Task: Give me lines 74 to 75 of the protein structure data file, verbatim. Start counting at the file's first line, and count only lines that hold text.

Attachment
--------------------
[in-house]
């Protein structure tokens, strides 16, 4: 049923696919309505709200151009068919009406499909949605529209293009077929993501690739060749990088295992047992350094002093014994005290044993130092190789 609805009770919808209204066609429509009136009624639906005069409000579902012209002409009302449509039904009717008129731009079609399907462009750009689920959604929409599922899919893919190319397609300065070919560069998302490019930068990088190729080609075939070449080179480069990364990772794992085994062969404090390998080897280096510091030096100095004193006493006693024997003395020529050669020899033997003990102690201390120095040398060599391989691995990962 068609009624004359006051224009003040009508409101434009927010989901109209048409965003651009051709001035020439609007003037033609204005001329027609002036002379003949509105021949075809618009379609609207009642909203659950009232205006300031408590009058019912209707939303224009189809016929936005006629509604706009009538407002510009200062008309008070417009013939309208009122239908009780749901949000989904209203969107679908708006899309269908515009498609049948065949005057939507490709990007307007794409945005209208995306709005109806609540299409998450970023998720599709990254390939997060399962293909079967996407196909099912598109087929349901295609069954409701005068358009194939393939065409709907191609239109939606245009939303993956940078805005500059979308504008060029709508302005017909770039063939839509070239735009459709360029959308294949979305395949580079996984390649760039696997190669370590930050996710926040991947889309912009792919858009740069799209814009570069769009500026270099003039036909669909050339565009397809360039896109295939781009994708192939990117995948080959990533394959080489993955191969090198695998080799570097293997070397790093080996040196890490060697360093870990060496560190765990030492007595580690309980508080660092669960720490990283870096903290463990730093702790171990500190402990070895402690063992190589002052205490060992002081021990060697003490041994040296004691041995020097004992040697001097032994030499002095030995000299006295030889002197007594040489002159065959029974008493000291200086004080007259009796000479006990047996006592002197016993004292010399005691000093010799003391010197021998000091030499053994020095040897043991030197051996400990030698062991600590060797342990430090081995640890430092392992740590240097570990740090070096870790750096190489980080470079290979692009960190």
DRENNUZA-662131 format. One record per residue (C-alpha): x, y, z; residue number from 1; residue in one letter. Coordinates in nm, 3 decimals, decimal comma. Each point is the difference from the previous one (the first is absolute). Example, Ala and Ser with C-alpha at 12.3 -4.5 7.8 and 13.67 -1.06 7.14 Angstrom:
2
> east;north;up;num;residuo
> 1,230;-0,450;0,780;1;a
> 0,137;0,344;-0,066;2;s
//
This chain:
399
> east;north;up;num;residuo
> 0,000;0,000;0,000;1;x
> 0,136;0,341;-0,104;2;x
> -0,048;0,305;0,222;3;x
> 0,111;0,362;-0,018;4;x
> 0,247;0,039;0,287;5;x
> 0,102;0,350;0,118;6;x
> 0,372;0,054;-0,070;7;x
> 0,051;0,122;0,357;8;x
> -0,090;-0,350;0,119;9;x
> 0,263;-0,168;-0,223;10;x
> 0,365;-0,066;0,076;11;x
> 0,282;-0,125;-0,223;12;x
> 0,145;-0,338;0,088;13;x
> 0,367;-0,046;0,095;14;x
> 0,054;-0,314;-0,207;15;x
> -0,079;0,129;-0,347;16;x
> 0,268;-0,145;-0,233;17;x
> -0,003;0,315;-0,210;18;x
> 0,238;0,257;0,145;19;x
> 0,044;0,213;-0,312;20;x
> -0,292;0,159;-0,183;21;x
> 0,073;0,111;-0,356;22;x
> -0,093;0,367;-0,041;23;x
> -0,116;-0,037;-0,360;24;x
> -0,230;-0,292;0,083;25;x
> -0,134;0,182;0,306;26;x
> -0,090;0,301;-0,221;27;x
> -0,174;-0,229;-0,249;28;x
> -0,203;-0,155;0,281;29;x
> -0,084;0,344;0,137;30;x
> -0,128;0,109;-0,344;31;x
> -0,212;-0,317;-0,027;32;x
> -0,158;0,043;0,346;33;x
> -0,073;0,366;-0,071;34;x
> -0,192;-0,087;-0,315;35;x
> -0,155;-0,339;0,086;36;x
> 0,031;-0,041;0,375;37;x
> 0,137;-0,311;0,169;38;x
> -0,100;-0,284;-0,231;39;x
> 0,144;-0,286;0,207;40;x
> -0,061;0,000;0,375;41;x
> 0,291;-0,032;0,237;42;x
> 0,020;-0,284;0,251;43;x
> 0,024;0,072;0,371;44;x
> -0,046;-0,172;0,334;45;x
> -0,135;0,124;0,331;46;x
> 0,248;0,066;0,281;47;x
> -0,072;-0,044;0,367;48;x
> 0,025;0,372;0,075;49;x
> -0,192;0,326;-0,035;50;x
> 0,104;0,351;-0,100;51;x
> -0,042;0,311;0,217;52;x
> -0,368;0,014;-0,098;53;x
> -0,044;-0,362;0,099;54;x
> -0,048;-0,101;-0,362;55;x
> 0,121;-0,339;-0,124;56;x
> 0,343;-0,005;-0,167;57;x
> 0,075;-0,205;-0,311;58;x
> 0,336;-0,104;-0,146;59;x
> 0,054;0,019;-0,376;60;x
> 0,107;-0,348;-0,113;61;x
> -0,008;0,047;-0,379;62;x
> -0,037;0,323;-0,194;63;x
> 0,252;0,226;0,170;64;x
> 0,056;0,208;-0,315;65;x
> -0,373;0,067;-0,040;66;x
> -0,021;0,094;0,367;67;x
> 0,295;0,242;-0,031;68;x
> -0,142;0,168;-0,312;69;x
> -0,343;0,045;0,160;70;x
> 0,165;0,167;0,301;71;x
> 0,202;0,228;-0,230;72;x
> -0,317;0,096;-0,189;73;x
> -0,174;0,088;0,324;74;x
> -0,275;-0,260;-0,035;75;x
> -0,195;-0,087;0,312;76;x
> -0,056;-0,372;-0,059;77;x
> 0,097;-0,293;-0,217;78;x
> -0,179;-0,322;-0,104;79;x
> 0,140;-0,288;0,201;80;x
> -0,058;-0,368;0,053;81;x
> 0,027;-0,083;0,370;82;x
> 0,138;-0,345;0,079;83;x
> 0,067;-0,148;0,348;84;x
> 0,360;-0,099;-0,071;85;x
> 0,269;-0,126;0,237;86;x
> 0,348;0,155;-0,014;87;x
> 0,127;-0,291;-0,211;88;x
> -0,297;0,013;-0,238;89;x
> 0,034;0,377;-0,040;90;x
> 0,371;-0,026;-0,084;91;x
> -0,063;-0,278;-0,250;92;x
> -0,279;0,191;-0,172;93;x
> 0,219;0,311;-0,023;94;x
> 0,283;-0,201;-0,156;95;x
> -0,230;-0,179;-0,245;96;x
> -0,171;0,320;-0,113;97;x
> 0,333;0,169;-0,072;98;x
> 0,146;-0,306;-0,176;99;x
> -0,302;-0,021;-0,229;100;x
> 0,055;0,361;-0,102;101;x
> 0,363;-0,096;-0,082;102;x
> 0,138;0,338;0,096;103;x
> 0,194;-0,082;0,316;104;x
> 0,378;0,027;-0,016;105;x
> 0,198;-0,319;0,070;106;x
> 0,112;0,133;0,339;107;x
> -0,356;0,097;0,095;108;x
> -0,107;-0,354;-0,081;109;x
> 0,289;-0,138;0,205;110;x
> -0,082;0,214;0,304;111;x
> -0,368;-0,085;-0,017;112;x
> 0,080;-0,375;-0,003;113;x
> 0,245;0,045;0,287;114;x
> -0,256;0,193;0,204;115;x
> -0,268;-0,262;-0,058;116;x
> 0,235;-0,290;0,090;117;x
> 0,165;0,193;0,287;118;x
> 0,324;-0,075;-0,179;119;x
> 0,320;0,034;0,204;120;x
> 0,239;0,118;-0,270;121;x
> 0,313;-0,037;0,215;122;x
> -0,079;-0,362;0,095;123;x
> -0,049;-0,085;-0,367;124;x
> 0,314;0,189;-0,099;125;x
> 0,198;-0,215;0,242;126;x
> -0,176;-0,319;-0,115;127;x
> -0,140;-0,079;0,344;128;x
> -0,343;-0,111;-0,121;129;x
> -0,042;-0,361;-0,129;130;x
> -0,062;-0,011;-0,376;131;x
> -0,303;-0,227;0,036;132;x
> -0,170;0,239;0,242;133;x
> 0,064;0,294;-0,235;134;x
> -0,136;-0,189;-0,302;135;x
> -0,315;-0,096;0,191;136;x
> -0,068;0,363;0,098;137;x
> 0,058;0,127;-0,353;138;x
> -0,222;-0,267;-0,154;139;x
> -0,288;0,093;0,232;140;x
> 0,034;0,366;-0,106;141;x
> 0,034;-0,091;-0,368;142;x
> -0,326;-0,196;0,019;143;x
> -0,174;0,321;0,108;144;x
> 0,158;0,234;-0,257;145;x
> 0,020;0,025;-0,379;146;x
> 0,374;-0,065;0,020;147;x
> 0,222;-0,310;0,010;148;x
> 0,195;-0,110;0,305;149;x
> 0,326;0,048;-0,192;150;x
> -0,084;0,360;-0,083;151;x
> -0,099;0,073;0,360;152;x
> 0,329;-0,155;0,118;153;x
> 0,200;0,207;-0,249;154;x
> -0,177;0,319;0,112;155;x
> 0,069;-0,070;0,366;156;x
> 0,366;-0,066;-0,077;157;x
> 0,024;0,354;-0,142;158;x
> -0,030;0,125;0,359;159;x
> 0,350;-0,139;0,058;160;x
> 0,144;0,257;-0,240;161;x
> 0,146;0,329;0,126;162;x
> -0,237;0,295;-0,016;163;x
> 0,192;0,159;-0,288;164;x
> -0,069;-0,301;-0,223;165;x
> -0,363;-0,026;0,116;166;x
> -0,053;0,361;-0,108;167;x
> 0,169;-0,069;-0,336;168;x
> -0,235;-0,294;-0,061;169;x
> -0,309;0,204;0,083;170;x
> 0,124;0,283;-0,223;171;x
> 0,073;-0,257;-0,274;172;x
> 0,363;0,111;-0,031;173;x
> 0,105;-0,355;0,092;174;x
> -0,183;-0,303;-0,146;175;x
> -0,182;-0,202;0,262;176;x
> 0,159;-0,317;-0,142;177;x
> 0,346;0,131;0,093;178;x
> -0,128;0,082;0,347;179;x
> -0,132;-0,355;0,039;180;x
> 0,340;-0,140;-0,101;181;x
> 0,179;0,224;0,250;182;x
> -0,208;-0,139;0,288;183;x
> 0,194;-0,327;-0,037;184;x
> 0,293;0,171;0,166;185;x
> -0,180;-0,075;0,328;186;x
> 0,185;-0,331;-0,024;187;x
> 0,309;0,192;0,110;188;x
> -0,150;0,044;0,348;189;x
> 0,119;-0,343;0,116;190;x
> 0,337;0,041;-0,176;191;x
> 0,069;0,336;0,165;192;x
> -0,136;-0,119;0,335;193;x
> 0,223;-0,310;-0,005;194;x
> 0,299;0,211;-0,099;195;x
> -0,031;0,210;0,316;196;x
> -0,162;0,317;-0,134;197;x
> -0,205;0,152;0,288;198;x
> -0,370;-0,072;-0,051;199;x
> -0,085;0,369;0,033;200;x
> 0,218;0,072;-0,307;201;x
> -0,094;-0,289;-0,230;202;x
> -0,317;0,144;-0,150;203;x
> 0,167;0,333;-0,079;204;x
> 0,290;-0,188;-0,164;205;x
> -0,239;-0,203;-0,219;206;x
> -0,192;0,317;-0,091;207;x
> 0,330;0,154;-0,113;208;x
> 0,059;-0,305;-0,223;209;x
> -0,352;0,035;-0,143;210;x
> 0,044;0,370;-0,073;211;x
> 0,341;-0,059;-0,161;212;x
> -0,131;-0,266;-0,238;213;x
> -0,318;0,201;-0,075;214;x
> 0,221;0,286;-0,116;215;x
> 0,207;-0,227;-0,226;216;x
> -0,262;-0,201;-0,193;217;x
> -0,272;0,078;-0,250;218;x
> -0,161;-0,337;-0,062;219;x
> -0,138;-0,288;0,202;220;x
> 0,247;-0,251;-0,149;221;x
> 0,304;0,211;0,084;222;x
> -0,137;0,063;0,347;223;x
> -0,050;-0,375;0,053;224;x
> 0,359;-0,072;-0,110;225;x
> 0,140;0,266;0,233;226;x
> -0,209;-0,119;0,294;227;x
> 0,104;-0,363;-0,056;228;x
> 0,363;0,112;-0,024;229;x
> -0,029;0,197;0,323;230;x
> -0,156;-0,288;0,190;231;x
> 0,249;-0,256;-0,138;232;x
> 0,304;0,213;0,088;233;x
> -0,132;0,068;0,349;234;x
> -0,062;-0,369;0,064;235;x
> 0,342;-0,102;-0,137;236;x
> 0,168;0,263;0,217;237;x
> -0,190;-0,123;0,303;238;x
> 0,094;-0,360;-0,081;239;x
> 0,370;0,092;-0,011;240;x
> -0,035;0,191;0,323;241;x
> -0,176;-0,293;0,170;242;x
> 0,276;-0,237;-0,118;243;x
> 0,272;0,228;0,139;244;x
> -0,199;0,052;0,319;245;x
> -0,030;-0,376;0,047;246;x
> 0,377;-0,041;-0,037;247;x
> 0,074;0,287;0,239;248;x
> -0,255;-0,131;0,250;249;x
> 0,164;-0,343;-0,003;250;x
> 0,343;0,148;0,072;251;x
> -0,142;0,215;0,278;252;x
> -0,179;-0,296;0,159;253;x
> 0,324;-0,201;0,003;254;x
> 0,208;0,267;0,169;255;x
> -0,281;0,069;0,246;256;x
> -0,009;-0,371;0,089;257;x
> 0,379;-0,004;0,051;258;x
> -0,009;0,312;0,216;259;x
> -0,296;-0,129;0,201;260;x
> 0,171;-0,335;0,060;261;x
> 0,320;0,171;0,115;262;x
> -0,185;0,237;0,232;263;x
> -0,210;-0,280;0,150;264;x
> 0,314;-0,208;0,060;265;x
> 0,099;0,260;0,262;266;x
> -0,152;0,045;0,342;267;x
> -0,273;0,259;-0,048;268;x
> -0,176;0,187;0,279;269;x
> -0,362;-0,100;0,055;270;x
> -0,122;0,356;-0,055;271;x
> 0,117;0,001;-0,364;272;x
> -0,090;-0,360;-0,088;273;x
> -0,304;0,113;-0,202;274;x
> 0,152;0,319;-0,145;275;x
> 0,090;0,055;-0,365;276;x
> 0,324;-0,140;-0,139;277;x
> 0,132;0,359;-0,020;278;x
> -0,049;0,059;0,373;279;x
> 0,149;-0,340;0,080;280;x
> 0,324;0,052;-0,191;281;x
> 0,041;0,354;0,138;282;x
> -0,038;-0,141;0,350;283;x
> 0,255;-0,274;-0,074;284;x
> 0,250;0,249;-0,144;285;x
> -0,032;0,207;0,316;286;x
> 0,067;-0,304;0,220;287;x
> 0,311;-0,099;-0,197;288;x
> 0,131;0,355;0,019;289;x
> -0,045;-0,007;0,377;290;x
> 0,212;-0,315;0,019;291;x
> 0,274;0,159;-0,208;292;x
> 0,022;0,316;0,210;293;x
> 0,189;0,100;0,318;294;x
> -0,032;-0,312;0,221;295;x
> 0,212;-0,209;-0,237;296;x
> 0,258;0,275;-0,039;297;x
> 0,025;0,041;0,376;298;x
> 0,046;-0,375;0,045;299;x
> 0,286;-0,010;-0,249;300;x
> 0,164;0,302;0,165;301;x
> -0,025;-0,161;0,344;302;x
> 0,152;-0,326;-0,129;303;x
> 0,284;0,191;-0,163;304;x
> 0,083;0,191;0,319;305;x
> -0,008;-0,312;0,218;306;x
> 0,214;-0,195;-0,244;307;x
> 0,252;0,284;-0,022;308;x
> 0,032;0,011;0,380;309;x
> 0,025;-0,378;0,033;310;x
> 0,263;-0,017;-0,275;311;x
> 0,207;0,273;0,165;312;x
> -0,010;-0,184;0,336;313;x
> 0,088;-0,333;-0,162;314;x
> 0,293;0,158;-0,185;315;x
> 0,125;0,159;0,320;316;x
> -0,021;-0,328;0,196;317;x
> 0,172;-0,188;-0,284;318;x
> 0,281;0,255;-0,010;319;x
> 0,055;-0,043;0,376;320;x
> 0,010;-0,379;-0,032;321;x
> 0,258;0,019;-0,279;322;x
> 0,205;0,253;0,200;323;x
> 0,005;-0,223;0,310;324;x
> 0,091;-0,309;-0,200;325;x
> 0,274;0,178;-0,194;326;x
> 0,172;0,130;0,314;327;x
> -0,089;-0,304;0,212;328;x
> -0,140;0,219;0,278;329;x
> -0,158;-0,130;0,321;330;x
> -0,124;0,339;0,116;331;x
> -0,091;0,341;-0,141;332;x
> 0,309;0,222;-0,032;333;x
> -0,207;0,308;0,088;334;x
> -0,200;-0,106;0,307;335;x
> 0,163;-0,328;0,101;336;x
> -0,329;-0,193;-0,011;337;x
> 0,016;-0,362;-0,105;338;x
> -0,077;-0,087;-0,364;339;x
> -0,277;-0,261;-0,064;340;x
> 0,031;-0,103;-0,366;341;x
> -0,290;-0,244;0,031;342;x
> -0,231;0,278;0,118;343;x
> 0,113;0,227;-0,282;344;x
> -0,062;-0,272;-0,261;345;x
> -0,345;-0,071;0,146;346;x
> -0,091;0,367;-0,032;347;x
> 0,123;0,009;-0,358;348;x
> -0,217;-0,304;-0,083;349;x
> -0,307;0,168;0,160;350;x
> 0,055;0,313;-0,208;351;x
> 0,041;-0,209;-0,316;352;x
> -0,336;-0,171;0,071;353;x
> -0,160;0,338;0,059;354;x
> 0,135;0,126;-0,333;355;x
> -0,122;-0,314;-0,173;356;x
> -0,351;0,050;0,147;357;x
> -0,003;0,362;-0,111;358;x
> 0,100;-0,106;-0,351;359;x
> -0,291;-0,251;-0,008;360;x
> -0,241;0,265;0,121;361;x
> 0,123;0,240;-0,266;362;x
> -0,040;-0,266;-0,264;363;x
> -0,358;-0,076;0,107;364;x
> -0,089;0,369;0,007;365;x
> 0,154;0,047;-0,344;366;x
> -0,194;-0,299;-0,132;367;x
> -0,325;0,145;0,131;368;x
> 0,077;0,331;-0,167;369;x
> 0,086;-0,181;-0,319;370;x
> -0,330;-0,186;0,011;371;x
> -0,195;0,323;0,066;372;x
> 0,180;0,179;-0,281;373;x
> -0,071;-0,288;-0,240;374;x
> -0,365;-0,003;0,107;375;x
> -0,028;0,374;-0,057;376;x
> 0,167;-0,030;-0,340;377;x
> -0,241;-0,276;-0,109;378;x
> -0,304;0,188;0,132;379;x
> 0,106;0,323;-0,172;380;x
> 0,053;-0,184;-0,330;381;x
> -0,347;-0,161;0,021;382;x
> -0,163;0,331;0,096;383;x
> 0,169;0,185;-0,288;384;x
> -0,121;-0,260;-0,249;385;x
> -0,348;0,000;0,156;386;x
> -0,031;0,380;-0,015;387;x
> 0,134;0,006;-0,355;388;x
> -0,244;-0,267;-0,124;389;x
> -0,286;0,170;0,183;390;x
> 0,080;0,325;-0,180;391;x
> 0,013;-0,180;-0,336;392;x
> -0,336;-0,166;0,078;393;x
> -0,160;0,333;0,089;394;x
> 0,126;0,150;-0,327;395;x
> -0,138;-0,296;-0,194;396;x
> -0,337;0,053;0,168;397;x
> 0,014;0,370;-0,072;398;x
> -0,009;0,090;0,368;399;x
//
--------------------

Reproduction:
> -0,037;0,323;-0,194;63;x
> 0,252;0,226;0,170;64;x